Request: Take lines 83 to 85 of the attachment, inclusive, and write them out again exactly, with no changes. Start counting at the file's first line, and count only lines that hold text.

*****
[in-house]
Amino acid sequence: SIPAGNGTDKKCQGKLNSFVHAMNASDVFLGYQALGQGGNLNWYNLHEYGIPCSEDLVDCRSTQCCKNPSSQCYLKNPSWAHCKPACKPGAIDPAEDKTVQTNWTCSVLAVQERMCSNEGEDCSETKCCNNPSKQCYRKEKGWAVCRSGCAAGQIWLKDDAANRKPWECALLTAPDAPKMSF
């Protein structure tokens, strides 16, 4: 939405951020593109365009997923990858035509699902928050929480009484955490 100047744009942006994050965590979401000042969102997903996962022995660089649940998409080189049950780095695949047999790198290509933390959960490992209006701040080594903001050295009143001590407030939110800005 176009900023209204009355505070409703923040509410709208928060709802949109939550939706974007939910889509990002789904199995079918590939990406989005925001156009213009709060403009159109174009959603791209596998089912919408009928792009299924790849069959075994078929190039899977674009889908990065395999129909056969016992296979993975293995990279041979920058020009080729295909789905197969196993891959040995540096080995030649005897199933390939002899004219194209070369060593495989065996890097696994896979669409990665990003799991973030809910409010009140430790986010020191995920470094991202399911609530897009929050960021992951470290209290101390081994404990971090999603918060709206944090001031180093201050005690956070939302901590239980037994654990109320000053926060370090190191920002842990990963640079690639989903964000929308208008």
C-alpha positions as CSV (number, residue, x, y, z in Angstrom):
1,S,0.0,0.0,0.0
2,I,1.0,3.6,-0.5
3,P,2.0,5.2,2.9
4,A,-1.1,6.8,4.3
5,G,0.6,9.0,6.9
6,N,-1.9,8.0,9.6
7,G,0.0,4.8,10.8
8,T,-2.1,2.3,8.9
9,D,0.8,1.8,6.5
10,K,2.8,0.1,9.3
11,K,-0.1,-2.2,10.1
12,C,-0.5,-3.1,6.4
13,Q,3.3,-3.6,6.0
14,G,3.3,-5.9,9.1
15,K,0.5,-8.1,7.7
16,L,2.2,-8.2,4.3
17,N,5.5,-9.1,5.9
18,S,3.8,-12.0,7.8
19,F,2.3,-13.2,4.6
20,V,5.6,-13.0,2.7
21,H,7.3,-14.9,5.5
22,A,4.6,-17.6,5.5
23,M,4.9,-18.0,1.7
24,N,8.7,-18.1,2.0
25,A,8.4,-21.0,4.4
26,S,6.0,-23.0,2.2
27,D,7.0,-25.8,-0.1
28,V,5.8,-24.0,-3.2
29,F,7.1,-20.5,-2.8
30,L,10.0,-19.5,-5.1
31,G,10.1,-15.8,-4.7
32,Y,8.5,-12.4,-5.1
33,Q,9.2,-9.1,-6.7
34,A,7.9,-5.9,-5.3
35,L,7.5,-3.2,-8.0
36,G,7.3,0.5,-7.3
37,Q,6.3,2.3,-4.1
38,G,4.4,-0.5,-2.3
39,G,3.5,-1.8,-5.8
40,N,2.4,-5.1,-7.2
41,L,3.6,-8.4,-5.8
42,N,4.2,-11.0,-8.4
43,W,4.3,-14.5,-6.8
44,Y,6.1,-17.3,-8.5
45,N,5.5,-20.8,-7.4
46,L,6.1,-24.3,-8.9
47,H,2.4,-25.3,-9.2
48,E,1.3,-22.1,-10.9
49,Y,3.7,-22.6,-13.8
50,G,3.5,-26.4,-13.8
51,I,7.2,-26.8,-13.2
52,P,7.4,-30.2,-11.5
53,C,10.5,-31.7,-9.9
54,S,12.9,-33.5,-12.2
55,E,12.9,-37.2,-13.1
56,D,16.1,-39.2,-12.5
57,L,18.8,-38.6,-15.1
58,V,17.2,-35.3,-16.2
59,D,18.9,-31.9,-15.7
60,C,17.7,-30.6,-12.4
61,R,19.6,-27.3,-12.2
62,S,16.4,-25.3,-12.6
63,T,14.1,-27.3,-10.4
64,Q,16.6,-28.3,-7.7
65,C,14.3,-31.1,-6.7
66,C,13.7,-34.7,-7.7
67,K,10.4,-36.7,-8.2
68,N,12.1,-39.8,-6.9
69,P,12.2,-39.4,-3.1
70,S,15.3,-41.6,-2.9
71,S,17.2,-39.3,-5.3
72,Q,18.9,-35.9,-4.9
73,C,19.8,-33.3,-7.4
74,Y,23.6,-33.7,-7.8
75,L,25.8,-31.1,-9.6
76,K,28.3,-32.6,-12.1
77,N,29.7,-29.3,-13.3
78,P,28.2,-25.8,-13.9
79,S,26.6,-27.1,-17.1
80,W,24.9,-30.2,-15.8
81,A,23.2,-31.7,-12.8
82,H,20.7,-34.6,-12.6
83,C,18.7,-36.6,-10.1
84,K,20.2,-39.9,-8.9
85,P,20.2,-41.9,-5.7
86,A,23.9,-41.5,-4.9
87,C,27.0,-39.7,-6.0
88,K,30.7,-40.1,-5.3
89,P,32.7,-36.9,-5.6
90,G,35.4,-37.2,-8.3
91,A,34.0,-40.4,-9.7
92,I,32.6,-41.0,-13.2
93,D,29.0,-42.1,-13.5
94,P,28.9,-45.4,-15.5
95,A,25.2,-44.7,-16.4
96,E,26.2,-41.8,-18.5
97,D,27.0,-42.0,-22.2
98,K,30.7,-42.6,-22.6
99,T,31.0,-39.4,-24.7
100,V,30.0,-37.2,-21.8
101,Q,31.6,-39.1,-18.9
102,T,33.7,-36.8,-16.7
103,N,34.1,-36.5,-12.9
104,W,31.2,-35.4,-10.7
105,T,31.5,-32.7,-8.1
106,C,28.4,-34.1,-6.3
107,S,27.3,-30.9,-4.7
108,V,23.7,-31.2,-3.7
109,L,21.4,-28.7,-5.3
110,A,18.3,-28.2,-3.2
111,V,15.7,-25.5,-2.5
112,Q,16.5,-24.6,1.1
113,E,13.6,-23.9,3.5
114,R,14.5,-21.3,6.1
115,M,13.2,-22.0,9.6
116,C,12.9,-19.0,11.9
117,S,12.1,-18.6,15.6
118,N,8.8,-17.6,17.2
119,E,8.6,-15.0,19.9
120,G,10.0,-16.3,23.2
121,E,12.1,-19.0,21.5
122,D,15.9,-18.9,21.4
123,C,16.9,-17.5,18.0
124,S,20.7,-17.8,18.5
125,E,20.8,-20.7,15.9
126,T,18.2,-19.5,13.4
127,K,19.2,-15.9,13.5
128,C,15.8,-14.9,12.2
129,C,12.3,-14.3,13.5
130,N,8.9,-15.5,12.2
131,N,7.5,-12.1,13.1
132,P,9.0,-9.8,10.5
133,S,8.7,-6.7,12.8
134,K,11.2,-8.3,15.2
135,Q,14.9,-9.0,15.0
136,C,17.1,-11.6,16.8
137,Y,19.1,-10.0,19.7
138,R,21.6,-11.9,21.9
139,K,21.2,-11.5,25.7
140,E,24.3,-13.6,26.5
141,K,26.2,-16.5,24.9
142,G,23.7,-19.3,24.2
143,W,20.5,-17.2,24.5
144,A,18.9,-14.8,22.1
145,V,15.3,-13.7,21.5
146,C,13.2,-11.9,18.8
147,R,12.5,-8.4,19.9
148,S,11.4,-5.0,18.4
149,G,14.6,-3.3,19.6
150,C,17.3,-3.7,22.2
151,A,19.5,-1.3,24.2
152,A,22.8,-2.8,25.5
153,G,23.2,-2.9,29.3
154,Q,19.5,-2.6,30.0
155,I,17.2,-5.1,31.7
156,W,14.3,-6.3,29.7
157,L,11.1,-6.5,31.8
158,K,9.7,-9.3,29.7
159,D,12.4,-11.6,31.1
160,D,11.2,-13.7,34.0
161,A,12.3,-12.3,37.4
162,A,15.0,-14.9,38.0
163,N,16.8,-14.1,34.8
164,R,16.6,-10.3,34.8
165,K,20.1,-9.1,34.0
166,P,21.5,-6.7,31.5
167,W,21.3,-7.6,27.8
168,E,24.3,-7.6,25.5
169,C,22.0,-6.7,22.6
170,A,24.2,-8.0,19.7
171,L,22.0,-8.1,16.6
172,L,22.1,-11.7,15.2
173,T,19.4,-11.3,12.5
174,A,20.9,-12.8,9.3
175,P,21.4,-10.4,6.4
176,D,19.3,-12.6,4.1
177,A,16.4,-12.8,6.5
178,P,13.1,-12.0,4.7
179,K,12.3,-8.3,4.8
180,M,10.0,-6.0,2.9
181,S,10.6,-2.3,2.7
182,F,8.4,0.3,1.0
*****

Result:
79,S,26.6,-27.1,-17.1
80,W,24.9,-30.2,-15.8
81,A,23.2,-31.7,-12.8